“We shall neither fail nor falter; we shall not weaken or tire…give us the tools and we will finish the job.” – Winston Churchill
I once read about a farmer in Africa who’s land was bare, eroded and cracked by drought. Without many alternatives, he tried an ancient practice of piling small rows of rock along the contour of the slope. The rocks slowed overland flow from short cloudbursts, and captured dust and seeds from the wind. Within a season he could see the land begin to recover. It is a simple, effective technique now being used around the world.
For a while after reading this, I walked around saying “we need more stone-age solutions!” Really, it’s about appropriate technology: sometimes you need a rock, sometimes a satellite.
As information and communication become more integrated (What was life like before the internet?), distributed networks are emerging as powerful components of our social system. Rather than Big Brother gathering data and taking top-down action, responsibility is shared.
It’s happening politically (the Arab Spring, the “Occupy” movement, and the BC trend to localize planning and decision-making), and it’s happening with resource management. With less funding and capacity from the central governments, we must figure out how to protect water quality, water supplies, and the health of the ecosystem by organizing the contributions of individuals across the region.
Slow it. Spread it. Sink it! An Okanagan Homeowner’s Guide to Using Rain as a Resource is a new tool promoting distributed stormwater management. Think of it as translating the work of that African farmer to an urban environment in Western Canada. The Okanagan guide was adapted from one in Santa Cruz, California – made possible with the help of The Water Institute and Brock Dolman.
In the bad old days, the worst pollution came from point-sources: factory chimneys and outfalls, or sewage treatment plants. Cleaning these up made a radical improvement to water quality. Now, the problem is death-by-a-thousand-cuts from non-point source pollution: the accumulated nutrients, pesticides, motor oil residues and sediment washing off 100,000 lawns and driveways. Related to this, increased impervious surfaces (roofs, driveways, hardscapes) direct water off of our 100,000 yards, increasing the rate and volume of stormwater flows.
Distributing or localizing rainwater capture to individual homes and properties has huge benefits for water quality, reducing erosion, recharging aquifers, and reducing taxpayer costs of maintaining or expanding the storm sewer network. It’s good for the entire watershed.
Slow it. Spread it. Sink it! puts the basic concepts and information needed for distributed stormwater management into the hands of homeowners – who collectively have a huge ability to reduce non-point source pollution and the volume of storm flows. A limited number of hard copies will be printed: please check back at www.obwb.ca.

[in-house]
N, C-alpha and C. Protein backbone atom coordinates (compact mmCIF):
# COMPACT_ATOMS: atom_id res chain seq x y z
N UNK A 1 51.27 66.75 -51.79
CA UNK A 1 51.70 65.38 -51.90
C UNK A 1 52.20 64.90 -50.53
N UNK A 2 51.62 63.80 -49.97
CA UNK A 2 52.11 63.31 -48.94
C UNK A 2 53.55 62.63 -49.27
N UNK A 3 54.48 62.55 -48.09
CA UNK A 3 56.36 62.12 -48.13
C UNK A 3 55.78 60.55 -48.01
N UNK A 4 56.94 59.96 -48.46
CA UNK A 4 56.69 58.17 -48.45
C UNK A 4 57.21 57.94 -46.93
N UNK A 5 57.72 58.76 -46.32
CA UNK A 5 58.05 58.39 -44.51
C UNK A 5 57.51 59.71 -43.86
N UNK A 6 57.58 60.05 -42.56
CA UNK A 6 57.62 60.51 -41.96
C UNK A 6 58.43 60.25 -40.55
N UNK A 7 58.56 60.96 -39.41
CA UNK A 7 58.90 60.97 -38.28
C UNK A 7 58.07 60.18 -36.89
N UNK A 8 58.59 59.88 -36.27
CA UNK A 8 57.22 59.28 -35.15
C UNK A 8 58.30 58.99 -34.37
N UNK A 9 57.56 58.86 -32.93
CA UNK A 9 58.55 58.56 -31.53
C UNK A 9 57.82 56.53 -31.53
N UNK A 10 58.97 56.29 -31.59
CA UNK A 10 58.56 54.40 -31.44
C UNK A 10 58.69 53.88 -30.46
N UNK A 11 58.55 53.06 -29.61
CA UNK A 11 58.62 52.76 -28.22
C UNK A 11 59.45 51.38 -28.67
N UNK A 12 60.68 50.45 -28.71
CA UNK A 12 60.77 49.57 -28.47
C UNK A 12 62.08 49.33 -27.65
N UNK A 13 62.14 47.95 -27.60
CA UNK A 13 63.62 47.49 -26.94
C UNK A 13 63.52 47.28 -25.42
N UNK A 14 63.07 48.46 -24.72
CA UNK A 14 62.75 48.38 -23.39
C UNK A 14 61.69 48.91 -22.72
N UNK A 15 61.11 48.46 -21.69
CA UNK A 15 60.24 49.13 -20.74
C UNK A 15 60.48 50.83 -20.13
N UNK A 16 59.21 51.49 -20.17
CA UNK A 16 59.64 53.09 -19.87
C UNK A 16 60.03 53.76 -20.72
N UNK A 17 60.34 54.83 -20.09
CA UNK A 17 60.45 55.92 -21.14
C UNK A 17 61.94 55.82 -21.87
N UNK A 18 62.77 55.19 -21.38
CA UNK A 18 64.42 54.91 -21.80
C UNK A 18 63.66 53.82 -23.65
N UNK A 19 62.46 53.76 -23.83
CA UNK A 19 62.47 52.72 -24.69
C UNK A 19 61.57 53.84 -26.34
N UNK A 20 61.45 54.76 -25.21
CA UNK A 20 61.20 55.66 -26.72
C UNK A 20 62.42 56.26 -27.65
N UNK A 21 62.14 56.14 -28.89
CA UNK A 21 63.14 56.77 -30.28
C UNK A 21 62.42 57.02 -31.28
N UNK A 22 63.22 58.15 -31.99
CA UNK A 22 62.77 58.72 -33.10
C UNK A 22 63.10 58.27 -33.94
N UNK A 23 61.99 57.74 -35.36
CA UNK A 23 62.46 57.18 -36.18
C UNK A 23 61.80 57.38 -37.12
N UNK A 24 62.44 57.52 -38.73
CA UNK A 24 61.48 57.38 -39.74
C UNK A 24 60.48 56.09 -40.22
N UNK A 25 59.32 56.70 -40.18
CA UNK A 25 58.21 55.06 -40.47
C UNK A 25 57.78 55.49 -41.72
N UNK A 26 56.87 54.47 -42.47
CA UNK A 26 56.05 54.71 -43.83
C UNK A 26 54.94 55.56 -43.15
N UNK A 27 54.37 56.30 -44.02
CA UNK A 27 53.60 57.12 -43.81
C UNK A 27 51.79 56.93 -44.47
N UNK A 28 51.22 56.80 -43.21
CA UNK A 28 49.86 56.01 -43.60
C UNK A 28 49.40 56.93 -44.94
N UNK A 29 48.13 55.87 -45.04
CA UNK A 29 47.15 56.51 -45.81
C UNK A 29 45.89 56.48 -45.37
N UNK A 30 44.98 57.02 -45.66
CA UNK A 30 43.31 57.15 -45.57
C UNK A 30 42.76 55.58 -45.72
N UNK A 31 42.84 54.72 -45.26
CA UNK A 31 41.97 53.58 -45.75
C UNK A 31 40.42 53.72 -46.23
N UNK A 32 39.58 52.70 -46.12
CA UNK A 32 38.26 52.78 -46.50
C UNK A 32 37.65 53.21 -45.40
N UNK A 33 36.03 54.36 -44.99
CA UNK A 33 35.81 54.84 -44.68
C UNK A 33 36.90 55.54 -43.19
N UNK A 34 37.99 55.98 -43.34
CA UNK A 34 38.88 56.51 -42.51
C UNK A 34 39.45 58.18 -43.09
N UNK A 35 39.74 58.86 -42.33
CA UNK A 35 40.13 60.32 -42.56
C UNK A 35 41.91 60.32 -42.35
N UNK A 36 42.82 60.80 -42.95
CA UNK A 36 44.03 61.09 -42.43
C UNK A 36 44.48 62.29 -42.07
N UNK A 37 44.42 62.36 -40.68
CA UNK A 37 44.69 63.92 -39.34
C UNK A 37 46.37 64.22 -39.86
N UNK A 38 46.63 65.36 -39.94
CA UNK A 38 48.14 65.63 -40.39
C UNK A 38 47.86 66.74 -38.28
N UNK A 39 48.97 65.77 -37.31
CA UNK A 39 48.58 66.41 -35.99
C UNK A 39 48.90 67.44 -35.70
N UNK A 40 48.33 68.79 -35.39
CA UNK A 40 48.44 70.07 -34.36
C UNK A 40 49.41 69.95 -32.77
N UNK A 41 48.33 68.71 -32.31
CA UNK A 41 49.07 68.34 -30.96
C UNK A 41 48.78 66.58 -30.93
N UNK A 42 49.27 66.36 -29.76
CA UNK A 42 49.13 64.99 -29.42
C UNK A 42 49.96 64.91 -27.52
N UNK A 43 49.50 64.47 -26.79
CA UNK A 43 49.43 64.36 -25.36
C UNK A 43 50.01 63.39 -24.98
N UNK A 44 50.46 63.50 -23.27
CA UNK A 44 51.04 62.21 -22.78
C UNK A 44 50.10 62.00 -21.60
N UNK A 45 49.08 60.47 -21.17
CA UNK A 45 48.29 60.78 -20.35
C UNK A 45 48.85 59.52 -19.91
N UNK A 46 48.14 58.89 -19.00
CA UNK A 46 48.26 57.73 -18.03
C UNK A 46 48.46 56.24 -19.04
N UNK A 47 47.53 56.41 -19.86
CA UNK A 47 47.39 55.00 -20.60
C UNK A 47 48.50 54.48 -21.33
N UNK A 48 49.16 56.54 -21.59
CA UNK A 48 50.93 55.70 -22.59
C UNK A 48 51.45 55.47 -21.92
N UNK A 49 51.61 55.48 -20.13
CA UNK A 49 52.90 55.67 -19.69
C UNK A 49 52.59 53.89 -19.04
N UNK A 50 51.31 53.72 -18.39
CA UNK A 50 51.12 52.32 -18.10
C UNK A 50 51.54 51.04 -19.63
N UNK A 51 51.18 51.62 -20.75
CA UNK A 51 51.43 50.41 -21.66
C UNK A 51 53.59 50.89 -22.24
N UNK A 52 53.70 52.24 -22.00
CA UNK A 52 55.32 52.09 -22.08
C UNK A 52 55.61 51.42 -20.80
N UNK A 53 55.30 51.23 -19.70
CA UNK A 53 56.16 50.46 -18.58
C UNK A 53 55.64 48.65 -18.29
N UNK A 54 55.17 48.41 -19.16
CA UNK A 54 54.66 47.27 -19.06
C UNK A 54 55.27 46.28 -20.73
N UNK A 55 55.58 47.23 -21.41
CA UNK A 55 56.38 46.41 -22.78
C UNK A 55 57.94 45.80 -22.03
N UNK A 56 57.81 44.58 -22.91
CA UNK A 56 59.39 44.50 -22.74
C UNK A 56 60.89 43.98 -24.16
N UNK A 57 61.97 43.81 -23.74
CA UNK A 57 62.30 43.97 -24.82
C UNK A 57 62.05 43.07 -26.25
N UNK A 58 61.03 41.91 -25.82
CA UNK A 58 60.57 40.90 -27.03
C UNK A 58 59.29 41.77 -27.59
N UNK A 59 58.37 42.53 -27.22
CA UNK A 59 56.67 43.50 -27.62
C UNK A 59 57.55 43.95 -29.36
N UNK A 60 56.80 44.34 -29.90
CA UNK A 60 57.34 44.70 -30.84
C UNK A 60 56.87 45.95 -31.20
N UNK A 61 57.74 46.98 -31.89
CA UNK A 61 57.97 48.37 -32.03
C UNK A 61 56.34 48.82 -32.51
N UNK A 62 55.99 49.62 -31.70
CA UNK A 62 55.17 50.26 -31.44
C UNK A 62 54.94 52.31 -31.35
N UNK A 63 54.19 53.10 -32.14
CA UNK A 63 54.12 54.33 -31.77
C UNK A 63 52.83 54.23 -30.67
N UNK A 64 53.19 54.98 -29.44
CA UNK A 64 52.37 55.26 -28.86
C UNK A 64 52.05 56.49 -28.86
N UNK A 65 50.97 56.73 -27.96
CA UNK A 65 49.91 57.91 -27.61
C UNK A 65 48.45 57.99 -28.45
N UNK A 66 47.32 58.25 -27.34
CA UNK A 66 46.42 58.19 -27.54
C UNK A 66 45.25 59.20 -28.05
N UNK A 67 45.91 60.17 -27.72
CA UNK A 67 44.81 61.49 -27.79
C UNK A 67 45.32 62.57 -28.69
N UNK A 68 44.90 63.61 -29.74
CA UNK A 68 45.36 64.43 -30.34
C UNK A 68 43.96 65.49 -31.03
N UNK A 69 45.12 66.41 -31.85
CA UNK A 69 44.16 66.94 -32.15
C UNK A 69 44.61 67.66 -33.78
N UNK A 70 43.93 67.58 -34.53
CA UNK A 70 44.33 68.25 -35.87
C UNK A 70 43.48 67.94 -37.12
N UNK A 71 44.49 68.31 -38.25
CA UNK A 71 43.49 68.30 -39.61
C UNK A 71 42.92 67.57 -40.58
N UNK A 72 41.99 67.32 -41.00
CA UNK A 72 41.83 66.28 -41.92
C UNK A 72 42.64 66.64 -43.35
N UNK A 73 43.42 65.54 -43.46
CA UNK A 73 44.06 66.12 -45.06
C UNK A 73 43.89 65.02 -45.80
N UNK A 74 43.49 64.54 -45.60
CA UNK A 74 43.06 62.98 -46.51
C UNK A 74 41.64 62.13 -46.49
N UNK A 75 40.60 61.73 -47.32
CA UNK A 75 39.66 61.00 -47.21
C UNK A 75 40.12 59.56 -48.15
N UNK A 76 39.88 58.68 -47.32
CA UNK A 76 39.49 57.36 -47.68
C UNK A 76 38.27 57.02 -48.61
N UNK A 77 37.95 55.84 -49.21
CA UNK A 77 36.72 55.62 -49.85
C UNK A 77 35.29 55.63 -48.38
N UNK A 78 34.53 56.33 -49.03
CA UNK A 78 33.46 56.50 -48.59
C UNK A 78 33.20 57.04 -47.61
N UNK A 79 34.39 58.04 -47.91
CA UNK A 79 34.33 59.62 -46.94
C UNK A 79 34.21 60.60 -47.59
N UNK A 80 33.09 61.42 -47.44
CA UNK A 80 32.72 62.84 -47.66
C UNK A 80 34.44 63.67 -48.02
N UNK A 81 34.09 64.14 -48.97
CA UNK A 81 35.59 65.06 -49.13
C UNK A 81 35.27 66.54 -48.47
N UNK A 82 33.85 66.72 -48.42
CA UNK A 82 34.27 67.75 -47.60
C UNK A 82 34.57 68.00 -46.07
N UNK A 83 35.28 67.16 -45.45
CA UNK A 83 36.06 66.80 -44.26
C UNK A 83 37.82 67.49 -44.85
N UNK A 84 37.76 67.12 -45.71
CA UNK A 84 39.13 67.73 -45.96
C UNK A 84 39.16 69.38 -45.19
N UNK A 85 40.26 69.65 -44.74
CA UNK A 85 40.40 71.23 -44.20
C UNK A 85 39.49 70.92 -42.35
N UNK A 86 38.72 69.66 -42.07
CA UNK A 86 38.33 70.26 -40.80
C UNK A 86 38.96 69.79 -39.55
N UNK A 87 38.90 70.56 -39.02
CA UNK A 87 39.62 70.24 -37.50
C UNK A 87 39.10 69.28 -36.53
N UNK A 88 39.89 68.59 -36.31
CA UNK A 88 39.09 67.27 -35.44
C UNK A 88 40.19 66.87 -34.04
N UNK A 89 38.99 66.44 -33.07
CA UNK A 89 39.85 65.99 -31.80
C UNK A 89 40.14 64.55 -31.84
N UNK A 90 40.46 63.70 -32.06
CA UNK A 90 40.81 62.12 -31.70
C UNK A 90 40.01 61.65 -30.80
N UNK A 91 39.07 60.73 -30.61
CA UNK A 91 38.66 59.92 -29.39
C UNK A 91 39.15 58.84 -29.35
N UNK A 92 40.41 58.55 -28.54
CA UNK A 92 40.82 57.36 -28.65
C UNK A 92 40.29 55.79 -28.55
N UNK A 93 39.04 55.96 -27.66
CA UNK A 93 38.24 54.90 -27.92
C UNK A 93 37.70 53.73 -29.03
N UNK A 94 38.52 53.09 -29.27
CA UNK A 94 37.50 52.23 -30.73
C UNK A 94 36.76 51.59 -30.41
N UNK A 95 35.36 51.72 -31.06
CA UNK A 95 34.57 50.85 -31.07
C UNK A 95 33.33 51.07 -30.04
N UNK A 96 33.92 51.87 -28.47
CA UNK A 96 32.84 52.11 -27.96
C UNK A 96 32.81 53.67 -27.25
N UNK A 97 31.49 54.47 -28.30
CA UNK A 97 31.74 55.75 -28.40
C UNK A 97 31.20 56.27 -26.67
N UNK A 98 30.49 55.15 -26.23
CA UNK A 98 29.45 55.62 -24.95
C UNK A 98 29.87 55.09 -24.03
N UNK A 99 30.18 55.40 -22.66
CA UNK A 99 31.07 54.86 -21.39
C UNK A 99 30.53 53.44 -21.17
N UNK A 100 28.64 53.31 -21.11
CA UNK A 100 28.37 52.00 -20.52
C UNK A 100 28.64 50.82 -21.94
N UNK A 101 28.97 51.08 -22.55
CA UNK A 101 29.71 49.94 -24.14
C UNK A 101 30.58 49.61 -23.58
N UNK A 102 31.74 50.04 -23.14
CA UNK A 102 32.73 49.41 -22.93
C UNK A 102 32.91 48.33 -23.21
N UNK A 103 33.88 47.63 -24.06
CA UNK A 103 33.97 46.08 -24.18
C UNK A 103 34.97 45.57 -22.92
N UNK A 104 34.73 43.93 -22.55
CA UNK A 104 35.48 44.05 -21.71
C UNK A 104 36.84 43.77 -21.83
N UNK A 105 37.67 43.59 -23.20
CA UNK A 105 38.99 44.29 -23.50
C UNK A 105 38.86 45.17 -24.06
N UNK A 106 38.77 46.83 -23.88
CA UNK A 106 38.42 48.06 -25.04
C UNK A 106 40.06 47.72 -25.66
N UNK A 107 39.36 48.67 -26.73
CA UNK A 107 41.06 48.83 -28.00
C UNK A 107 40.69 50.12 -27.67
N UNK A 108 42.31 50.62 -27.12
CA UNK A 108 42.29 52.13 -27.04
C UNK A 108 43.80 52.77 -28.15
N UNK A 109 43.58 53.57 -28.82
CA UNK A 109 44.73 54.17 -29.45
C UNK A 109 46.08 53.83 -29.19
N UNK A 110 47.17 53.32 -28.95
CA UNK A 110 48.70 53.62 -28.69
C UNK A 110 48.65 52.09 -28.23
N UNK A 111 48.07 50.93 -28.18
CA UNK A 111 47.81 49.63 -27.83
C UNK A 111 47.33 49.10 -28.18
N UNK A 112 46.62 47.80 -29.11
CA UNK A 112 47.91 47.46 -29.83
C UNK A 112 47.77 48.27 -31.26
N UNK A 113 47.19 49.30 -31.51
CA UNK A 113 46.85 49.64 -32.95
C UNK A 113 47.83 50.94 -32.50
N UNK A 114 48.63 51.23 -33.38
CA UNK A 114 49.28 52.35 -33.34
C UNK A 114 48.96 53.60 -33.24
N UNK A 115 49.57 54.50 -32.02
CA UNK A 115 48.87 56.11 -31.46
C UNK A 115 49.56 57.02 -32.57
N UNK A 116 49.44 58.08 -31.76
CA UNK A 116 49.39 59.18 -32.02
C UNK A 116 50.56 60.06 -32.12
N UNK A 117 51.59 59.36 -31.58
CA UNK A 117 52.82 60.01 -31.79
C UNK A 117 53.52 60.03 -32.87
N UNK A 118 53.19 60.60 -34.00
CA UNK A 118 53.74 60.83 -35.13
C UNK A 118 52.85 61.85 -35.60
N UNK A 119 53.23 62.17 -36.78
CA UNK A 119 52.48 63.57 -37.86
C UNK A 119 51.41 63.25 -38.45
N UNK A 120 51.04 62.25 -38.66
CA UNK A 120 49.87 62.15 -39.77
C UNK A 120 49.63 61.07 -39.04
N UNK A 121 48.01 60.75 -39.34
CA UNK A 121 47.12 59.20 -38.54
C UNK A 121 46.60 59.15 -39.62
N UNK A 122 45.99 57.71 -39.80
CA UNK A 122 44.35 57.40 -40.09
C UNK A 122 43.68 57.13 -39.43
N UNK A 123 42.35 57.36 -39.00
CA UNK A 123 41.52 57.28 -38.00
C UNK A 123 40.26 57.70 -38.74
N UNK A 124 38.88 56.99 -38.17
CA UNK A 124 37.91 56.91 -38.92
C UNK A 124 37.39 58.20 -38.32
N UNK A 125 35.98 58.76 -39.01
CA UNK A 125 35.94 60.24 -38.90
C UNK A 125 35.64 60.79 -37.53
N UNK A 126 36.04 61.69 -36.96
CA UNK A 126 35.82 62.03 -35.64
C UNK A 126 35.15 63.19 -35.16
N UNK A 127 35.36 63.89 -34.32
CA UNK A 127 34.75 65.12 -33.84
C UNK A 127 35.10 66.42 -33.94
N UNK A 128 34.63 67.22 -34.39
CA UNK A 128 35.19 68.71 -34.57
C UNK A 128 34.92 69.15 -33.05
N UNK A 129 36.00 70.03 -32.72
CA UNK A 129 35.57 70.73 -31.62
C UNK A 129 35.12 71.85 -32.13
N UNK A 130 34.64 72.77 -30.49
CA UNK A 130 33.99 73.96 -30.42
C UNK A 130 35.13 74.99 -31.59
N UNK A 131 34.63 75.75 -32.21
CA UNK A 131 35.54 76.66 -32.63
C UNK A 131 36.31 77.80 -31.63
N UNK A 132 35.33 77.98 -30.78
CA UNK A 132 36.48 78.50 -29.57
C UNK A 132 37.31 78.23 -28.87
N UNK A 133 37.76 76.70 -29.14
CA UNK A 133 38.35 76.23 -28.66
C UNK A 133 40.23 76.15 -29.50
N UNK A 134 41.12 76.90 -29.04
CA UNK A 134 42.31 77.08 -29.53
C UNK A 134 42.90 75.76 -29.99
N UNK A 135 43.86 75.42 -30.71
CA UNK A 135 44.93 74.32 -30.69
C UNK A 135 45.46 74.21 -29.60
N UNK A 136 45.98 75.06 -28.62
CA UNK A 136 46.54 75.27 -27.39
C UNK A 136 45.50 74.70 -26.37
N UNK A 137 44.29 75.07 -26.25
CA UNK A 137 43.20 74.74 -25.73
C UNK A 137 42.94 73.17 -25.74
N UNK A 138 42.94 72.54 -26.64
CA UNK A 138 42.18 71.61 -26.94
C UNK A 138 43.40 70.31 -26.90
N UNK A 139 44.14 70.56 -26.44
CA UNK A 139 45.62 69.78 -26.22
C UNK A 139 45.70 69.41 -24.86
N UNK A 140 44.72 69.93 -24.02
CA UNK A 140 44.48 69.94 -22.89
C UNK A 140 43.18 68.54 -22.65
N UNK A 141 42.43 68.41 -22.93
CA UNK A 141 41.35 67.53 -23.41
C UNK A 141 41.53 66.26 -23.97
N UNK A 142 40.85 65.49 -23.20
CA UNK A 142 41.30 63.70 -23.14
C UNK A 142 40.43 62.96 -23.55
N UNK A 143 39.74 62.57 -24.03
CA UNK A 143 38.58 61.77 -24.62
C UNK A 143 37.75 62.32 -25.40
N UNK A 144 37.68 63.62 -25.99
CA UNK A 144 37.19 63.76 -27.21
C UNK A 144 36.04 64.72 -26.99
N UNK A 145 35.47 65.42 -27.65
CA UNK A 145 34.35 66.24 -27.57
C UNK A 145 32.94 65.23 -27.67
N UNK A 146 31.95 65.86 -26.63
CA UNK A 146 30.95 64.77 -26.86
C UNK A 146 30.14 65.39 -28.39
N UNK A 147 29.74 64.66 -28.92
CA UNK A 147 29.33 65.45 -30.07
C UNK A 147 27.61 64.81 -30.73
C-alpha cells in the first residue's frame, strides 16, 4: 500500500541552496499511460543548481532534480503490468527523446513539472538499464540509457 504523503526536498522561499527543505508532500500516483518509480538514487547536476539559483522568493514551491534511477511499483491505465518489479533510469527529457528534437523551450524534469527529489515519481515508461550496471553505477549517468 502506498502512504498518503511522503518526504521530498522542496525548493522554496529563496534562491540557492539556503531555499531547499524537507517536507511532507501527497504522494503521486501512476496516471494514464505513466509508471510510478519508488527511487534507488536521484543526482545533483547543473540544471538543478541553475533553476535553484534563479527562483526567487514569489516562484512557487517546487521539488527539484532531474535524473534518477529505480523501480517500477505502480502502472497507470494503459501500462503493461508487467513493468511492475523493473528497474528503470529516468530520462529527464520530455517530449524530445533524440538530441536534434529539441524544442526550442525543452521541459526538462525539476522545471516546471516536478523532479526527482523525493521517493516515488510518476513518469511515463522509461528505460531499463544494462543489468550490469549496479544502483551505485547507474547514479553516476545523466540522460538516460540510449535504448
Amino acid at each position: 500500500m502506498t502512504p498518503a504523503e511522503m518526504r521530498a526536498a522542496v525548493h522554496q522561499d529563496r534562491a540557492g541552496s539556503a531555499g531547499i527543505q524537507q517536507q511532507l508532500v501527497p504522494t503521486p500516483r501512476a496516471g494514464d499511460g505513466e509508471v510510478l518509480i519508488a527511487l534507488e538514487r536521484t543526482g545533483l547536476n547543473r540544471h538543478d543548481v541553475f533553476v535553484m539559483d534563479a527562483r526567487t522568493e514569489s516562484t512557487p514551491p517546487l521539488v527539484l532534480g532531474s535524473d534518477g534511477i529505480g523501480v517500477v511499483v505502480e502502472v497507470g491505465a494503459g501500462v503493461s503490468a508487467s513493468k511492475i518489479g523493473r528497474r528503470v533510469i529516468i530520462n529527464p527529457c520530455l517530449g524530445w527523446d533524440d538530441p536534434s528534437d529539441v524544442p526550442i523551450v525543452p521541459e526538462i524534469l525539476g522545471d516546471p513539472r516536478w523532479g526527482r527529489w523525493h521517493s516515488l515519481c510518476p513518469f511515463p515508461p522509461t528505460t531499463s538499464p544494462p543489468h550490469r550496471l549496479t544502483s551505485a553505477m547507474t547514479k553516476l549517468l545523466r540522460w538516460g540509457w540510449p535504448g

At their best, distributed networks can be super-efficient: in Los Angeles, an environmental group called the Tree People, have been able to save millions of dollars for the City of L.A. using distributed rainwater capture. Their founder, Andy Lipkis, now advises large urban centres across the U.S., who can no longer keep up with infrastructure costs and the increased capacity needed to keep up with climate change.
At their worst, the distributed network is taken for granted, volunteers burn out, and without a central focus, information is lost and resources are slowly degraded. Let’s just say, anarchy doesn’t work well for resource management.
Other tools we’ve been developing for distributed networks are the Streamlined Water Use Reporting Tool, to better understand how much water is being extracted from Okanagan rivers, lakes, and aquifers; the Groundwater Bylaws Toolkit, to help local governments put groundwater protections in place; the Local Government Guide to the Okanagan Water Supply & Demand Project to support better urban water planning; and the Okanagan WaterWise website – an array of resources for water conservation and quality improvement.
Collaborative water governance itself is a form of distributed network, usually designed to be a hub of information and resources. Local collaborative agencies like the Okanagan Basin Water Board work best when they are connected into larger networks, and connected to a strong (though it may be lean) provincial or state government.
Related Resources: The Water Balance Model: helping communities create neighbourhoods that integrate both good planning and innovative engineering designs.
Question of the day: What are your favorite tools for water management – in your homes, your agencies or organizations?